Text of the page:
In a previous News Blog I advocated a ‘Taylorised’ (i.e. assembly plant) type of approach to bariatric surgery, where a small number of (expensive) surgeons and anaesthetists would oversee a workforce of (less expensive) physician’s assistants / auxiliary medical personnel – figure reproduced below for your convenience. The argument was that bariatric surgery was the only really effective treatment for obesity resulting in greatly improved long-term outcomes, yet surgical resources, as currently deployed, could not meet the demand. No News Blog reader wrote in to ask “but is it safe to operate in this way?” A recent study, based on over half-a-million operations suggest that the answer is “yes it is” – complications were no greater when bariatric operations were concurrent than when they were done strictly in series. CLAHRC WM News Blog reader Tim Jones has recently visited an eye hospital in Hyderabad, India, where a Taylorised approach is taken to cataract surgery with massive efficiency gains and complication rates even lower than those in the UK. I have written before saying that medicine cannot and should not be Taylorised. Real medicine lies in diagnosing, explaining and consoling. But procedures are ripe for massive efficiency gains.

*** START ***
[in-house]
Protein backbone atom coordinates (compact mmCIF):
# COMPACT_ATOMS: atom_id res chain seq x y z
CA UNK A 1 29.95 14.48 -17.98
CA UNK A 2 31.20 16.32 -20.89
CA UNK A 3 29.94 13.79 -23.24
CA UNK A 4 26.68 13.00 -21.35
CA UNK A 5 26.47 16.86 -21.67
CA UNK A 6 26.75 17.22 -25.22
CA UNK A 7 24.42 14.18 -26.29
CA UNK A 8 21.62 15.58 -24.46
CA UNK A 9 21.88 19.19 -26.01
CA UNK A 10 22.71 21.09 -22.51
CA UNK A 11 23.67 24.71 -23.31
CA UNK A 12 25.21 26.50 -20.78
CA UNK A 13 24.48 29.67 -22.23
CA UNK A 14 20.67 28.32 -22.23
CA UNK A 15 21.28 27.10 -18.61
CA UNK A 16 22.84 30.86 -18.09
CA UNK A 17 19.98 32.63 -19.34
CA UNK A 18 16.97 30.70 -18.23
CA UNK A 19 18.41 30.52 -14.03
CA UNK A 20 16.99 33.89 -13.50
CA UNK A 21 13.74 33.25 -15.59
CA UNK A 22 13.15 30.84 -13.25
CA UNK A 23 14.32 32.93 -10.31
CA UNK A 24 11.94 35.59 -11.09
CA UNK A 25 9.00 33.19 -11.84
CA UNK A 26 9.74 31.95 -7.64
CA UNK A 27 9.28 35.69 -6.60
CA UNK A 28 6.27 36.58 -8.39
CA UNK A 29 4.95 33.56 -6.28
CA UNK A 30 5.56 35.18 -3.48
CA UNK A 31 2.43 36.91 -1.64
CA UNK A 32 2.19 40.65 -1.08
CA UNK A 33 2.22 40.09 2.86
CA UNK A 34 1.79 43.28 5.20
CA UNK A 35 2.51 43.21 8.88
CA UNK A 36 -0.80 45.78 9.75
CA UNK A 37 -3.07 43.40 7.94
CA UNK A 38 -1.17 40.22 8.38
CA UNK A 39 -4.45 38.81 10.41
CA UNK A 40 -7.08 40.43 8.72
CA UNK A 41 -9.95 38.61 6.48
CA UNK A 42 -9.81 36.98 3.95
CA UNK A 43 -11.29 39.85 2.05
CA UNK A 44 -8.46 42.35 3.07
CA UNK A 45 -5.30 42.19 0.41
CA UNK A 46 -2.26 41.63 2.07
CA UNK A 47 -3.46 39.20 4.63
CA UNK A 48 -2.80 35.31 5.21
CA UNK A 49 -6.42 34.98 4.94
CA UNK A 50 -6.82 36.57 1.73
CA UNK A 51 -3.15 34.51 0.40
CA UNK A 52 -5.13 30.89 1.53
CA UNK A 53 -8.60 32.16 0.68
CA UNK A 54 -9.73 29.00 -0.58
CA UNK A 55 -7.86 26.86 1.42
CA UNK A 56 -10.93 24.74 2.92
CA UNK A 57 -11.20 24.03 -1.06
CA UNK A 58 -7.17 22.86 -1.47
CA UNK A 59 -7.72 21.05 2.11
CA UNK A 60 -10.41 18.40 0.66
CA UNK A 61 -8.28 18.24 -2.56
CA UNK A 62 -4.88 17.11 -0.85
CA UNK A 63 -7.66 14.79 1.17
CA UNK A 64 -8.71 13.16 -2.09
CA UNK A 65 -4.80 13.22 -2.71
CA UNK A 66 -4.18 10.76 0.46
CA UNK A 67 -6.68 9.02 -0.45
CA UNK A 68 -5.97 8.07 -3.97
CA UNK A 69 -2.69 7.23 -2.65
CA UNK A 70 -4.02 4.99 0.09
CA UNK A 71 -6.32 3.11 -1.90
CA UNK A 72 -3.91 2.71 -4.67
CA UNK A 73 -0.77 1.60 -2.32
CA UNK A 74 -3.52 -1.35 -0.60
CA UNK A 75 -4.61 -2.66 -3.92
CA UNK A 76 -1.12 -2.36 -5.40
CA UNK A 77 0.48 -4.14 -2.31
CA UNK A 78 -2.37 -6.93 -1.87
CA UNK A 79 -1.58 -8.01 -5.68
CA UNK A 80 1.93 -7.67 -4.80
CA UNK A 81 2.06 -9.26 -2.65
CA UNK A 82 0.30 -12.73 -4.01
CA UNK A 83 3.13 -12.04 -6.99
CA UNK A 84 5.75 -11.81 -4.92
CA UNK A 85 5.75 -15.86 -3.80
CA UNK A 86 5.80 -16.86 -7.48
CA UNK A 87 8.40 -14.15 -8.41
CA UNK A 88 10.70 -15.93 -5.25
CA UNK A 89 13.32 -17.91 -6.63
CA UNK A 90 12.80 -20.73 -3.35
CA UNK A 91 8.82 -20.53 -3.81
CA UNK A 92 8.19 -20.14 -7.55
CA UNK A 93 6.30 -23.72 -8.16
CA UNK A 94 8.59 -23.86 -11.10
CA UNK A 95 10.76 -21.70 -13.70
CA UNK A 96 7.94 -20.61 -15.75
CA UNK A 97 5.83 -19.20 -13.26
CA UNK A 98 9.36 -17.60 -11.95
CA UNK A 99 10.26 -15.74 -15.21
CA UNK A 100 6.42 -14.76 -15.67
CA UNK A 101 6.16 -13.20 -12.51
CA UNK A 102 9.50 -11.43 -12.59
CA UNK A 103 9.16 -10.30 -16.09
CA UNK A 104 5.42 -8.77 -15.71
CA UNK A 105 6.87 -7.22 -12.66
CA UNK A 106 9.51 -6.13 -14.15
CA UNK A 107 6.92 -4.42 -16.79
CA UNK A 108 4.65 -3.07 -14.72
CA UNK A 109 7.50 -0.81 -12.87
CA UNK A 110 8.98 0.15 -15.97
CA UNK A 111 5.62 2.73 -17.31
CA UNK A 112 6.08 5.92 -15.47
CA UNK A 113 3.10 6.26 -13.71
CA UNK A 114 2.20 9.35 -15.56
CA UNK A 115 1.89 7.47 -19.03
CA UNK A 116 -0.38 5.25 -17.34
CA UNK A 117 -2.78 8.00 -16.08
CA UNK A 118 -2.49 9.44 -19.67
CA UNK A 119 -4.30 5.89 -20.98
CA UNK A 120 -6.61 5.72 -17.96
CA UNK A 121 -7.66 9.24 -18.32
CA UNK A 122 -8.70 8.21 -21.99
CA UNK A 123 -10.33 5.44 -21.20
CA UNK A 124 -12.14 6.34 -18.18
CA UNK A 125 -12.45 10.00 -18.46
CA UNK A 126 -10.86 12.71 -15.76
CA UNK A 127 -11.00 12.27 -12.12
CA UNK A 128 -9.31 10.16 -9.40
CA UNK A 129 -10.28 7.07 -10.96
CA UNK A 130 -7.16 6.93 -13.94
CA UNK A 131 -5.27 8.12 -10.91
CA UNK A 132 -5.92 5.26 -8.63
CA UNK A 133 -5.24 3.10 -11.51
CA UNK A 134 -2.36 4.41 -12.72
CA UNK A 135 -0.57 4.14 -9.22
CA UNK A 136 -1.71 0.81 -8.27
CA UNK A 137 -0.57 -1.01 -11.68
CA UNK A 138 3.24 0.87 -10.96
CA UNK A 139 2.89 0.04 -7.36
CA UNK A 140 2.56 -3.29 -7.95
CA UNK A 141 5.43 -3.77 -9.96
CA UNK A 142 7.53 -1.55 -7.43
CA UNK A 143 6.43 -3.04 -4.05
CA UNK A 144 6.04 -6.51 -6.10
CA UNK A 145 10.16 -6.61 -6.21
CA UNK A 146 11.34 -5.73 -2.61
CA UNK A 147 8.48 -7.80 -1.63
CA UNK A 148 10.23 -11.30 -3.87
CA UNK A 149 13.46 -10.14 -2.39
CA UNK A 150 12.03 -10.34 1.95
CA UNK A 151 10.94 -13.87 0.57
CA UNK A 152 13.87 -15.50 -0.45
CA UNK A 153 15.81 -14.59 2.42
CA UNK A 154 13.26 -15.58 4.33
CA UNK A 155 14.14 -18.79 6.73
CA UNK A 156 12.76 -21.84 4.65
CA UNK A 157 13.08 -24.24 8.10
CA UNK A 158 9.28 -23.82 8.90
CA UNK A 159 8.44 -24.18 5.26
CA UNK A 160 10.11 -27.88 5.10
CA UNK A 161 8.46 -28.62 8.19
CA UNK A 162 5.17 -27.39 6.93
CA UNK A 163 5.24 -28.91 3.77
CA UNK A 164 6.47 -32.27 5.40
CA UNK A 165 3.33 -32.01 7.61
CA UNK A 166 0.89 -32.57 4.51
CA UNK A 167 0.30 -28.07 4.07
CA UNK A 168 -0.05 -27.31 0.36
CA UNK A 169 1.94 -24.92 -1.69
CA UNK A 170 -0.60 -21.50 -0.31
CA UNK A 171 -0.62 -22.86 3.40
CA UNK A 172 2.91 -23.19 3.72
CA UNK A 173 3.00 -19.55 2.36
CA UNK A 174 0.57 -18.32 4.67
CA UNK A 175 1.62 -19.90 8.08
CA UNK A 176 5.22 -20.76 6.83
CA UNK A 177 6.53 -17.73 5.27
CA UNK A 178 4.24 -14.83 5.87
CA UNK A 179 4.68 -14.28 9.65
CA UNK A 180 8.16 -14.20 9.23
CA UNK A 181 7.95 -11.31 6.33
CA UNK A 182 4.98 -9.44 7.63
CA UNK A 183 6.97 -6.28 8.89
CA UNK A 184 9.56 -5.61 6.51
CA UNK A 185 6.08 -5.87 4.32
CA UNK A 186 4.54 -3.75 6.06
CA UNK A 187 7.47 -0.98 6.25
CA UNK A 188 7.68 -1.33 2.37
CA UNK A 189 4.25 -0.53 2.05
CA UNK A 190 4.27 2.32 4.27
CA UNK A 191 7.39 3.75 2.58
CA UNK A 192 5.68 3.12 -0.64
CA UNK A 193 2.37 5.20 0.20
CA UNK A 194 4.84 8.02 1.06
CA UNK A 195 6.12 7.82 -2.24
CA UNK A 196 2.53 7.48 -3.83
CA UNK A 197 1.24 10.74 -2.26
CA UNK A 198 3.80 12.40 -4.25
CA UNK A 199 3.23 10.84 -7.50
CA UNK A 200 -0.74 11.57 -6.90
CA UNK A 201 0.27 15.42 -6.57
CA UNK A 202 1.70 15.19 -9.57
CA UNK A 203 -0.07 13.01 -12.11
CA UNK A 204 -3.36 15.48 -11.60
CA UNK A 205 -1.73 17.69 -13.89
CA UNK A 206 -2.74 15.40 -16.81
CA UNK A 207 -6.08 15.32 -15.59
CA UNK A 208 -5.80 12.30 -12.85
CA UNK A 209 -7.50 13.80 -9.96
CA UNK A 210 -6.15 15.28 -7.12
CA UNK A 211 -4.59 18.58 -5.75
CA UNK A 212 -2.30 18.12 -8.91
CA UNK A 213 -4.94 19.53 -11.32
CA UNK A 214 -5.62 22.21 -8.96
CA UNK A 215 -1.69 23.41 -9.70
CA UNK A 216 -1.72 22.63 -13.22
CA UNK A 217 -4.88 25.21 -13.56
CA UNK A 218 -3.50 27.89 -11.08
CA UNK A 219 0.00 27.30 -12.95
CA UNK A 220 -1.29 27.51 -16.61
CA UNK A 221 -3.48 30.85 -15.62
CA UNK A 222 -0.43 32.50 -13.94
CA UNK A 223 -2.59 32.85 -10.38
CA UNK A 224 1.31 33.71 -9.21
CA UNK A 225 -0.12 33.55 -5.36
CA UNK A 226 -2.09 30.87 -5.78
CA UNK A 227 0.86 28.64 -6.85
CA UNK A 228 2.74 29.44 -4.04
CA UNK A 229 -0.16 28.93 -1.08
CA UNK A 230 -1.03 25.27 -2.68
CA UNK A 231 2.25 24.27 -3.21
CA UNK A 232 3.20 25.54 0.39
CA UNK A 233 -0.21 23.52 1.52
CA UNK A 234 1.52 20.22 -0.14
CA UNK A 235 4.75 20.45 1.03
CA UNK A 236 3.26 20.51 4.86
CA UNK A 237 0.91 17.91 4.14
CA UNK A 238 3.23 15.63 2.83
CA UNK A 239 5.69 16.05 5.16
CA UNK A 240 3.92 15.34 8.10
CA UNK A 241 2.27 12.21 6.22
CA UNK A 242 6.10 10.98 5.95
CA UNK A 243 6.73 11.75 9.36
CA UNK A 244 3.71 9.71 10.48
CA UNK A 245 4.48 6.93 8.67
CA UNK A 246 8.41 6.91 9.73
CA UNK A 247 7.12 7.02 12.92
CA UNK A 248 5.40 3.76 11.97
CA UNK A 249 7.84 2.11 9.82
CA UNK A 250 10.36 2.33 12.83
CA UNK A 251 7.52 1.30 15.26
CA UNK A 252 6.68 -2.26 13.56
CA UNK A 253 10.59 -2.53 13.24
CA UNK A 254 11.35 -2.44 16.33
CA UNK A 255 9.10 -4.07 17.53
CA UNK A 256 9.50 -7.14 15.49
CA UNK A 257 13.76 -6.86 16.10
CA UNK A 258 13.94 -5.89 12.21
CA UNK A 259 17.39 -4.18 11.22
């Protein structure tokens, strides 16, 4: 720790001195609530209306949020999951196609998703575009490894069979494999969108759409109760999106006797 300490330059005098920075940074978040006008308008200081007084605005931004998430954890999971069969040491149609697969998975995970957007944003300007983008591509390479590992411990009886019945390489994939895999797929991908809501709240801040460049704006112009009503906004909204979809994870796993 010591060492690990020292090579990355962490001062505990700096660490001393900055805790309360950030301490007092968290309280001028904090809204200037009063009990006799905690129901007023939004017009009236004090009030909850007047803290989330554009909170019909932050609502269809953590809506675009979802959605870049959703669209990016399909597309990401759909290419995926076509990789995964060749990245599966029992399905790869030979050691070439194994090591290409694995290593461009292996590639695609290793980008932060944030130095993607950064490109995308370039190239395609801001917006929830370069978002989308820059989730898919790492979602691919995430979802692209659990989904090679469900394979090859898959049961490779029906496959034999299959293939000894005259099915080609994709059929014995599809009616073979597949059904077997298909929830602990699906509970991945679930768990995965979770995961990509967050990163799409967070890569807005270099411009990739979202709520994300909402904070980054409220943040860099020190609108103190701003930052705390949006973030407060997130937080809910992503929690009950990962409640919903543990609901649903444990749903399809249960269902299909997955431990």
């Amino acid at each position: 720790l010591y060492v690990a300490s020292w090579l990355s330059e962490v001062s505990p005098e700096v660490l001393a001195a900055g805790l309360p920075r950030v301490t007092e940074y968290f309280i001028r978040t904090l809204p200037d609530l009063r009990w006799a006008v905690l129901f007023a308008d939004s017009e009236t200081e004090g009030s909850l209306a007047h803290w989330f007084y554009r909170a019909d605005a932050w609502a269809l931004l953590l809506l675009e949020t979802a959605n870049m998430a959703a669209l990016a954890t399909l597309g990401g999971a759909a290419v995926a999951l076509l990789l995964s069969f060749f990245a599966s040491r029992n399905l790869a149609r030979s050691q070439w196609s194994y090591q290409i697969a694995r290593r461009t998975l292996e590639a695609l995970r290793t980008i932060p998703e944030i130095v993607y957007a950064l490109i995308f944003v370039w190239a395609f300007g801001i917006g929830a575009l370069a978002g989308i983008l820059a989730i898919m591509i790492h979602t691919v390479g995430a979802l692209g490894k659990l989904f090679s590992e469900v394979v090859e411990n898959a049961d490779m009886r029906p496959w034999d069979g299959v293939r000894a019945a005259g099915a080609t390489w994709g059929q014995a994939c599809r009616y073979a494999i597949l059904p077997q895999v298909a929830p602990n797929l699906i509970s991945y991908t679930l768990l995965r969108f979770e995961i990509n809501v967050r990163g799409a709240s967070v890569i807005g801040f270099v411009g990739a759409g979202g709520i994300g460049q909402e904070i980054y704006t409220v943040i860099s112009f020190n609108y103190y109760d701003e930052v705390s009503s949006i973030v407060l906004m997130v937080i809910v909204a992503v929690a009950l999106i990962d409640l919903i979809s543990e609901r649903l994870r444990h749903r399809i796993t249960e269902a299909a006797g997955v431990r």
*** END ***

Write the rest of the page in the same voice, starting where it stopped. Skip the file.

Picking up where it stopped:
— Richard Lilford, CLAHRC WM Director
- Lilford RJ. Bariatric Surgery – Improve Five-Year Outcomes. NIHR CLAHRC West Midlands News Blog. 23 June 2017.
- Liu JB, Ban KA, Berian JR, et al. Concurrent bariatric operations and association with perioperative outcomes: registry based cohort study. BMJ. 2017; 358: j4244.
- Lilford RJ. The Future of Medicine. NIHR CLAHRC West Midlands News Blog.23 October 2015.